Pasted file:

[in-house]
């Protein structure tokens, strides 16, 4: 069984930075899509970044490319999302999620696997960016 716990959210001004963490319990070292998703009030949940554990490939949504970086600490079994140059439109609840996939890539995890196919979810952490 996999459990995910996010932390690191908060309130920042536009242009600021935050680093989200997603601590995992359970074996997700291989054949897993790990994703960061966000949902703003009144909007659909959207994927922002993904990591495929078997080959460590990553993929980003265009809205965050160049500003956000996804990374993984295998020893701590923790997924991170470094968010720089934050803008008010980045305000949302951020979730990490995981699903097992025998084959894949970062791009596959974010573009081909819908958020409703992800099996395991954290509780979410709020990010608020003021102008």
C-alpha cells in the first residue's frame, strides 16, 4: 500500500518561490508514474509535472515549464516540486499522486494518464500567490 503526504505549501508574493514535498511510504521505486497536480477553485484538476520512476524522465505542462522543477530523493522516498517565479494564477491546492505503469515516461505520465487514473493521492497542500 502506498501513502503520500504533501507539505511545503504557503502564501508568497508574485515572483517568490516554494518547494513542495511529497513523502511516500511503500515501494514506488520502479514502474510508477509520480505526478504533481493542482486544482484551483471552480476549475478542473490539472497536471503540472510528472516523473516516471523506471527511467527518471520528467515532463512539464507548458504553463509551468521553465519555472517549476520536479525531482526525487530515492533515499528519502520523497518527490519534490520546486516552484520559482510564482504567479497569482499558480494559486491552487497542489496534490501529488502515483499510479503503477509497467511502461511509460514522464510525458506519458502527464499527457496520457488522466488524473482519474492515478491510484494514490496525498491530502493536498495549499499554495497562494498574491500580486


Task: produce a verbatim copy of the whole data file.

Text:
[in-house]
């Protein structure tokens, strides 16, 4: 069984930075899509970044490319999302999620696997960016 716990959210001004963490319990070292998703009030949940554990490939949504970086600490079994140059439109609840996939890539995890196919979810952490 996999459990995910996010932390690191908060309130920042536009242009600021935050680093989200997603601590995992359970074996997700291989054949897993790990994703960061966000949902703003009144909007659909959207994927922002993904990591495929078997080959460590990553993929980003265009809205965050160049500003956000996804990374993984295998020893701590923790997924991170470094968010720089934050803008008010980045305000949302951020979730990490995981699903097992025998084959894949970062791009596959974010573009081909819908958020409703992800099996395991954290509780979410709020990010608020003021102008």
C-alpha cells in the first residue's frame, strides 16, 4: 500500500518561490508514474509535472515549464516540486499522486494518464500567490 503526504505549501508574493514535498511510504521505486497536480477553485484538476520512476524522465505542462522543477530523493522516498517565479494564477491546492505503469515516461505520465487514473493521492497542500 502506498501513502503520500504533501507539505511545503504557503502564501508568497508574485515572483517568490516554494518547494513542495511529497513523502511516500511503500515501494514506488520502479514502474510508477509520480505526478504533481493542482486544482484551483471552480476549475478542473490539472497536471503540472510528472516523473516516471523506471527511467527518471520528467515532463512539464507548458504553463509551468521553465519555472517549476520536479525531482526525487530515492533515499528519502520523497518527490519534490520546486516552484520559482510564482504567479497569482499558480494559486491552487497542489496534490501529488502515483499510479503503477509497467511502461511509460514522464510525458506519458502527464499527457496520457488522466488524473482519474492515478491510484494514490496525498491530502493536498495549499499554495497562494498574491500580486